About

About the Next NGA West in North St. Louis project

The National Geospatial-Intelligence Agency (NGA) is the nation's primary source of geospatial intelligence for the Department of Defense and the U.S. Intelligence Community. It provides support to U.S. national security and defense, as well as disaster relief. Learn more about NGA. 

St. Louis and NGA: Past, Present, Future

For over 70 years the City of St. Louis has supported the NGA and its mission, with its western facility just south of downtown. In 2014 NGA announced that it would move from its current facility at 3200 S. 2nd Street because it was determined a new facility would best support its future needs and technologies. This move is scheduled for 2024. 

 1943-1952  Aeronautical Chart Plant (ACP)
 1952-1972  Aeronautical Chart & Information Center (ACIC)
 1972-1996  Defense Mapping Agency (DMA Aerospace Center or DMAAC)
 1996-2003  National Imagery and Mapping Agency (NIMA)
 2004-Future  National Geospatial-Intelligence Agency (NGA)

In June of 2016, NGA announced that St. Louis will remain its home and the next NGA West will be developed north of downtown in the St. Louis Place neighborhood. 

Announcing its decision, NGA Director Robert Cardillo outlined why the Agency selected St. Louis City's site for building a 21st-century campus. Reasons include: environmental, cost and policy advantages; partnerships with universities and innovative, technology-based companies; the ability to recruit new talent based on the environment the City offers; and proximity to its data facilities and current and future workforce.

Preparing for Next NGA West 

NGA’s decision to remain in the City of St. Louis came as a result of hard work and support from the City, St. Louis County, the State of Missouri, and Missouri’s Congressional Delegation. The City’s commitment to NGA includes site acquisition, preparation, and utility relocation and improvements; a full highway interchange at N. Jefferson Avenue and I-64/ 40; and enhancements to N. Jefferson and Cass Avenues. The north St. Louis location has multiple vehicular site access options, access to public transit and bicycle facilities, and can offer the physical set-backs that NGA requires.

Investing in the Community

Next NGA West will bring significant investment and redevelopment potential to a community that has seen decades of economic stress and disinvestment. To ensure coordination and collaboration between neighborhood revitalization, transportation, and other redevelopment efforts, along with the City’s investments to support the NGA, the City has launched Project Connect. This initiative is will connect current initiatives being proposed by both the public and private sector. To learn more about Project Connect, visit: https://www.stlouis-mo.gov/project-connect/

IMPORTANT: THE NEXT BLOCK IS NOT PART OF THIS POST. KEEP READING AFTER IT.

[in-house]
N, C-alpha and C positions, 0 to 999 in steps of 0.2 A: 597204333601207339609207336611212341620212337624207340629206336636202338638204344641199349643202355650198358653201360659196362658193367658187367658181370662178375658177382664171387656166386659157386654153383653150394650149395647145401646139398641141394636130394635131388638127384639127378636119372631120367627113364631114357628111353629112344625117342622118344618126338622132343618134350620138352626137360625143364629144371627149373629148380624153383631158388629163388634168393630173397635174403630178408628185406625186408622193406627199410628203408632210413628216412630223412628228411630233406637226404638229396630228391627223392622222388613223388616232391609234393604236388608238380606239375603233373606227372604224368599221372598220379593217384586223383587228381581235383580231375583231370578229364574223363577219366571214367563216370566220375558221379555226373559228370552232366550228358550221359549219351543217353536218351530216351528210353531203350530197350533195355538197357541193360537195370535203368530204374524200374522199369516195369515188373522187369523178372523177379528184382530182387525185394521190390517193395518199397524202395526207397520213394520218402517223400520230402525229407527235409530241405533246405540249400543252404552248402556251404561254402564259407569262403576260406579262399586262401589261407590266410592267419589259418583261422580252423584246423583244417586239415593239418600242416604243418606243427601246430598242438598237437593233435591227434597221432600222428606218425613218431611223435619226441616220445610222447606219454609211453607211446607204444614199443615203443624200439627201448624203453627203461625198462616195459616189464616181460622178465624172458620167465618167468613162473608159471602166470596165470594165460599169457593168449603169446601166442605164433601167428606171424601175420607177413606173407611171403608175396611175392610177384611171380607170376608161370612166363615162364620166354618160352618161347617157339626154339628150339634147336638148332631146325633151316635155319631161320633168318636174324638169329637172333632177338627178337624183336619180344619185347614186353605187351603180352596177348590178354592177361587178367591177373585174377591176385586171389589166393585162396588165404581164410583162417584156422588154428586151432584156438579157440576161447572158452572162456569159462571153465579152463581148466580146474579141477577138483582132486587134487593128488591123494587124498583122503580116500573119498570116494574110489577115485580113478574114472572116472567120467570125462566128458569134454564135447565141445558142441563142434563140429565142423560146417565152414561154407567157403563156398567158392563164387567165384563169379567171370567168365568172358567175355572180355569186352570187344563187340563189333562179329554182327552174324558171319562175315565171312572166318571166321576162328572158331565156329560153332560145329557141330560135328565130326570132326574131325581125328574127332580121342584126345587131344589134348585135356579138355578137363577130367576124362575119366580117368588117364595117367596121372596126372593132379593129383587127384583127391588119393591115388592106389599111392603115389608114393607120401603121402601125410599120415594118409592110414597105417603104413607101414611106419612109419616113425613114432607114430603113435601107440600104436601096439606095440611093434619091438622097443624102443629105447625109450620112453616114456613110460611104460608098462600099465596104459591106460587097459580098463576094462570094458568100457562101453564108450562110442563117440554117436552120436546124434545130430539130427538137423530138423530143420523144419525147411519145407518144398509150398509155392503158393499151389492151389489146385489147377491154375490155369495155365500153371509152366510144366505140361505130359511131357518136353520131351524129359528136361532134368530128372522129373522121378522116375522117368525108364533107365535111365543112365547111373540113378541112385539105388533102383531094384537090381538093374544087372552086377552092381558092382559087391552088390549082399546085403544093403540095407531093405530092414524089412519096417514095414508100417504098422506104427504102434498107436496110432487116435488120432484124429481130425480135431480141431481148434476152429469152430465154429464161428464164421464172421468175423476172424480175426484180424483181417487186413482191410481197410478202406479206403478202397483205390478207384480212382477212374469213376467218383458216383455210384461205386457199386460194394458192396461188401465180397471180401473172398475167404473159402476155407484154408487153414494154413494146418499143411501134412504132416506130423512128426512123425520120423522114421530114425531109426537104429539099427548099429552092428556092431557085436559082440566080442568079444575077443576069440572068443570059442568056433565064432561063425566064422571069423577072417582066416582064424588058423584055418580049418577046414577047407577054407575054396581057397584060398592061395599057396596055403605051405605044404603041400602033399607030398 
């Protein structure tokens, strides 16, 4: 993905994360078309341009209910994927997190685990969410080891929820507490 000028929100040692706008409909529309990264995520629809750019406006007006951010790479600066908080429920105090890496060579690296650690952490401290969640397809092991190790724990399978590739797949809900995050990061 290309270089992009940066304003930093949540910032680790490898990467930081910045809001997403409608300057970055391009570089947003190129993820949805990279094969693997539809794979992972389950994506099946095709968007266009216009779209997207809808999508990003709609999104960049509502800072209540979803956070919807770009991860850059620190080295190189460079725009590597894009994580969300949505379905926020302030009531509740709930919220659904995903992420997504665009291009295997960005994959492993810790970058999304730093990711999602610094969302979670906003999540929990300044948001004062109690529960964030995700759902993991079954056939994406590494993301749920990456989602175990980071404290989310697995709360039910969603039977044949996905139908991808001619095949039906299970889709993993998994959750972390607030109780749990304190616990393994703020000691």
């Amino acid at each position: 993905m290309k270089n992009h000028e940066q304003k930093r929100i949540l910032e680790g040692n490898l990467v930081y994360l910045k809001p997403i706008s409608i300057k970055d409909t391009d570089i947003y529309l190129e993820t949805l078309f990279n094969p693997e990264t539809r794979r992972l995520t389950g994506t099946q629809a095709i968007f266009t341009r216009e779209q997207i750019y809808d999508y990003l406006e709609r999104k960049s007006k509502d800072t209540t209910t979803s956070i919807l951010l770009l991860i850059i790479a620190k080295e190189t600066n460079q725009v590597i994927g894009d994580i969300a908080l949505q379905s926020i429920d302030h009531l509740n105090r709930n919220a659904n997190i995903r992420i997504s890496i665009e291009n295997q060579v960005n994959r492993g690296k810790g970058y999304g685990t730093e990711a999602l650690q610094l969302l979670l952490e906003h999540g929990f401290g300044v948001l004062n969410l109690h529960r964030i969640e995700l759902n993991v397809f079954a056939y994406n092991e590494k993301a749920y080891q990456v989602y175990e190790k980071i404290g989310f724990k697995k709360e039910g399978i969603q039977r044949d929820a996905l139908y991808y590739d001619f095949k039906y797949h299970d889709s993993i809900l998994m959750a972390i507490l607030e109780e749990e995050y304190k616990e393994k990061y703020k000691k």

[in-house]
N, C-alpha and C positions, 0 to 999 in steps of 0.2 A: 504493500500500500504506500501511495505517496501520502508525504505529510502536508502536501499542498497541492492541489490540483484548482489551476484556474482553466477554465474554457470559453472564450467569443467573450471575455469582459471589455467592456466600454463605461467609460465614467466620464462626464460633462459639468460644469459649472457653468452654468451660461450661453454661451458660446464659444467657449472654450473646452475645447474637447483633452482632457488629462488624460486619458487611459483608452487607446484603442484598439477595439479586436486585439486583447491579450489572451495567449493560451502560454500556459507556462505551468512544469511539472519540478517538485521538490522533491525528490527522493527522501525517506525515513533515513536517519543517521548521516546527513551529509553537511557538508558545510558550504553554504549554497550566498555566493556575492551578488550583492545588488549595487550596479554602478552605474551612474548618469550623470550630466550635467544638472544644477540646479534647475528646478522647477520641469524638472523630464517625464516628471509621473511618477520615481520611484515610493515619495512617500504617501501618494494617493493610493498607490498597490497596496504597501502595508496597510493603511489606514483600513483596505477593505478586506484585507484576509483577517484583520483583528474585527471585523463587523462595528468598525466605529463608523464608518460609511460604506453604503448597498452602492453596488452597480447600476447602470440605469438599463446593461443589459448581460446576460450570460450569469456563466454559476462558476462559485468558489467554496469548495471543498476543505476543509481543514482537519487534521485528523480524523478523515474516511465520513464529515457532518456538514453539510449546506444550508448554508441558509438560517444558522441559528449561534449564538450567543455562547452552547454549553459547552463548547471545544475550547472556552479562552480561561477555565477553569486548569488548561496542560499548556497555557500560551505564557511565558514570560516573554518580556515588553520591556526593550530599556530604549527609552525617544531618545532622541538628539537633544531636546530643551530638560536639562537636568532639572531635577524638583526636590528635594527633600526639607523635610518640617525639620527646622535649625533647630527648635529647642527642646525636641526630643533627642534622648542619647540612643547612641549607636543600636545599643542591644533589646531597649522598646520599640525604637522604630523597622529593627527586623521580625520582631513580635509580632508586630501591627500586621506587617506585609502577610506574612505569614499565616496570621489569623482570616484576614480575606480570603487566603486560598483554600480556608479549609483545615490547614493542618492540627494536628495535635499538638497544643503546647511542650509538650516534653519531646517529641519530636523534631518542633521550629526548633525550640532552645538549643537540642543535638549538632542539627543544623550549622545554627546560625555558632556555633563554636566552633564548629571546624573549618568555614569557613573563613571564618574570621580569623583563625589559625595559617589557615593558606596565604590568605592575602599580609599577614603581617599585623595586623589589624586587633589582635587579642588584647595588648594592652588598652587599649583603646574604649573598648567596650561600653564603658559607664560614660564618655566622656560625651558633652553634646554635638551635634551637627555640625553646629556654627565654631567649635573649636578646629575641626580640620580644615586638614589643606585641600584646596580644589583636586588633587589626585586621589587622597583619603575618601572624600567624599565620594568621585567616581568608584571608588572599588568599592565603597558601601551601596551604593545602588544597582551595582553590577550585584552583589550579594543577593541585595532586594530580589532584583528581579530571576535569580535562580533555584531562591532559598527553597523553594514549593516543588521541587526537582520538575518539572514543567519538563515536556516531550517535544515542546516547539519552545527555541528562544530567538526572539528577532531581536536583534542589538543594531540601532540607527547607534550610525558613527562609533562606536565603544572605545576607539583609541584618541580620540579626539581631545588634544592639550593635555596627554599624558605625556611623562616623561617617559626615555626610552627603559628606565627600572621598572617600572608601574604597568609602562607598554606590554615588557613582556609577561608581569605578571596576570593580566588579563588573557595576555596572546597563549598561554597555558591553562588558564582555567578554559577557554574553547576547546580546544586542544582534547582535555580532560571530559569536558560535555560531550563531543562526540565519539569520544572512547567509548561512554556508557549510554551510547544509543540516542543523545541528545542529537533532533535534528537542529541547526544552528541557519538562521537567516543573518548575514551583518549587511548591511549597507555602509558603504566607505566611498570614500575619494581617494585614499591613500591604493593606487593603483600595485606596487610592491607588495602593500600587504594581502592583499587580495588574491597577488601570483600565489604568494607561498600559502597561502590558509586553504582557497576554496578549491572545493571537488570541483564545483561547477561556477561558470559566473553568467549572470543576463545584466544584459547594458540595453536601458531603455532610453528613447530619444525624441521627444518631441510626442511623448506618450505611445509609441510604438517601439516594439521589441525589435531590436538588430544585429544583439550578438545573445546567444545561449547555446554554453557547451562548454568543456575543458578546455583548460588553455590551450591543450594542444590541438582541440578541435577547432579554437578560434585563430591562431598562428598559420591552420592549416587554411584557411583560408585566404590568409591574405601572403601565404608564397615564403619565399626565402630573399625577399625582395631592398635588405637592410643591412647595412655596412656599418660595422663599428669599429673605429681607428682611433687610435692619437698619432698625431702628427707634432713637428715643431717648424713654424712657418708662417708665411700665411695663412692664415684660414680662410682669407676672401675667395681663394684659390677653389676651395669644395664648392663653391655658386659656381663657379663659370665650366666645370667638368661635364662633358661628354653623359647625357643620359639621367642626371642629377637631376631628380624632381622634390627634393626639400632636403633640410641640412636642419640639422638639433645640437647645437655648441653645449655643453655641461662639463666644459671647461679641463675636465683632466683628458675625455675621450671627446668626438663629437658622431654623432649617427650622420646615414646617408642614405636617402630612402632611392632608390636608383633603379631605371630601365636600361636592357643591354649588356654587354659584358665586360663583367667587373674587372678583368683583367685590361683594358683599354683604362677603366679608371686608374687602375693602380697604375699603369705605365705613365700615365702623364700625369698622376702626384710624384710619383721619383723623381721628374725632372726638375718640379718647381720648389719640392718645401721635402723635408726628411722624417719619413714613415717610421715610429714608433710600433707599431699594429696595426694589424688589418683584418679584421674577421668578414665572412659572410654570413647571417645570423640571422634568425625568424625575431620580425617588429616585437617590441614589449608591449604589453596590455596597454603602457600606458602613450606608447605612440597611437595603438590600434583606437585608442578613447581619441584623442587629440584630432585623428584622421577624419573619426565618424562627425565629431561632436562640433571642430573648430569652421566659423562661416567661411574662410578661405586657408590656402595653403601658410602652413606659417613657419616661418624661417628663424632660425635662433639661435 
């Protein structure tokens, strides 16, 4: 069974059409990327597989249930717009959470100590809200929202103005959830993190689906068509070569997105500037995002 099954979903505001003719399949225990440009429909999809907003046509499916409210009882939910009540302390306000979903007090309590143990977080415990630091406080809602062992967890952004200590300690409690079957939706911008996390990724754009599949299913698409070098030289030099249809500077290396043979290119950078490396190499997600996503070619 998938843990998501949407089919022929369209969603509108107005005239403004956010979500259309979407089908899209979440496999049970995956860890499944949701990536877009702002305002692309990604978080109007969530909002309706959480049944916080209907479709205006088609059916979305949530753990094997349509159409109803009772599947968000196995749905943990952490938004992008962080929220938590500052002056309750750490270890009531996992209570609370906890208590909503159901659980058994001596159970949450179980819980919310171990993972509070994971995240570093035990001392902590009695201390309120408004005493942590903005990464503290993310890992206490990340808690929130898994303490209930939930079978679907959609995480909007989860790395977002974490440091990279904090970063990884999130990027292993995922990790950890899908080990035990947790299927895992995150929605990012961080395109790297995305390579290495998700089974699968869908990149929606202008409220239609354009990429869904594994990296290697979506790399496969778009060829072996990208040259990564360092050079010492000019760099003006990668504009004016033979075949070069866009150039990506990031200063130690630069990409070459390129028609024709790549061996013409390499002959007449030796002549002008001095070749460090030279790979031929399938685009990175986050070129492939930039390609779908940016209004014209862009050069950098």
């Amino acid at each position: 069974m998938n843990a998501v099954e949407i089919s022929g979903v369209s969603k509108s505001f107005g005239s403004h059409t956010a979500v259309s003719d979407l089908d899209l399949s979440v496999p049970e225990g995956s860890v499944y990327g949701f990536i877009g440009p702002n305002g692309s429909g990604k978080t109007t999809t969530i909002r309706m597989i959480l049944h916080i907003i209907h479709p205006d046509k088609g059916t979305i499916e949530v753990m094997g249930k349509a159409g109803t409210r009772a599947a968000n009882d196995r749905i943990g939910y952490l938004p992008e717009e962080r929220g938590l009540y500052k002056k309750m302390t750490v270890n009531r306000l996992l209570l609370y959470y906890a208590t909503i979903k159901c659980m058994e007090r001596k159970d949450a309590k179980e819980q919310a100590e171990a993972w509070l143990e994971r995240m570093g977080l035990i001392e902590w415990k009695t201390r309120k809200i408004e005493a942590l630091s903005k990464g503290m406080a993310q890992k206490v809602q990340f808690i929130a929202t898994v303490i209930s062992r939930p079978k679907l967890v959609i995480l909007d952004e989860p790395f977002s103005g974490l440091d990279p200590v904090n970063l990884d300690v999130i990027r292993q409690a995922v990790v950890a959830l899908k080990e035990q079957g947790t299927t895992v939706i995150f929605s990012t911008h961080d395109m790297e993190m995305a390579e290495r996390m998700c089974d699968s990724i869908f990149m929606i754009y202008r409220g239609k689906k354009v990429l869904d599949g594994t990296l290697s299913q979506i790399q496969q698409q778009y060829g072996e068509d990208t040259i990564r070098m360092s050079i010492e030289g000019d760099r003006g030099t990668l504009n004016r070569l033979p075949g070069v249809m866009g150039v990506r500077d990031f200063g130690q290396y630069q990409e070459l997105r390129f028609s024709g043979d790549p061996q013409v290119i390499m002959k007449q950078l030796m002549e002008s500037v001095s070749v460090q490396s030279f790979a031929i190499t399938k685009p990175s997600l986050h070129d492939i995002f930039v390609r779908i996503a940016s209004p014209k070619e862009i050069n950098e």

Frequently Asked Questions

Why was the St. Louis site chosen?

NGA chose the St. Louis site because our vibrant, urban location will be a major draw for the best high-tech employees. The high-skilled workers employed by NGA – especially young recruits – want to share in the excitement of our City, and they’ll bring a lot of skills and investment, too. When evaluating the competing relocation sites, Robert Cardillo, the Director of the NGA, weighed mission needs, security concerns, cost, environmental impacts, and applicable laws, policies, and executive orders – and St. Louis was clearly the best option.

Did the City use eminent domain to purchase properties? And what is the City doing to help people who have to move?

To provide a site for NGA, the City had to gather the 551 parcels that make up the footprint. There were 63 occupied homes on the site. The vast majority of those parcels and homes – 507 out of 551, to be exact – were sold by the owner to the City without using eminent domain. The other 44 properties entered the eminent domain process. Of those, only 4 were owner-occupied houses. The other 40 were either empty, abandoned, rented, or had legal title issues that made the eminent domain process necessary.

The City helped every occupant who had to move find a new home, a skilled realtor and helped pay for moving expenses with the goal of helping everyone find a new home near their old neighborhood. 

How much tax money is being spent for site proposal, land preparation, and assisting neighborhood homeowners?

The State of Missouri is providing the majority of public funding for this project. $95 million in state money has been set aside for construction costs. Additionally, up to $36 million in state Brownfield Tax Credits will be used to build on land in North St. Louis that has been vacant for years. Finally, the City of St. Louis will spend half of the earnings tax generated by the NGA – up to $1.5 million per year for the next thirty years – to fund the project. The other half of the earnings tax NGA pays will go towards General Revenue.

What about crime in the area?

Crime in the neighborhoods surrounding the NGA site has been steadily declining in recent years. This is because of an effective combination of greater police presence, vigilant citizens, and new business investments. To continue this trend, the St. Louis Metropolitan Police Department and the NGA worked together to develop a crime fighting strategy that they outlined in a Memorandum of Understanding. The NGA Security Forces will have jurisdiction adjacent to the NGA site to protect both NGA employees and neighborhood residents.

How can residents have their voices heard?

 

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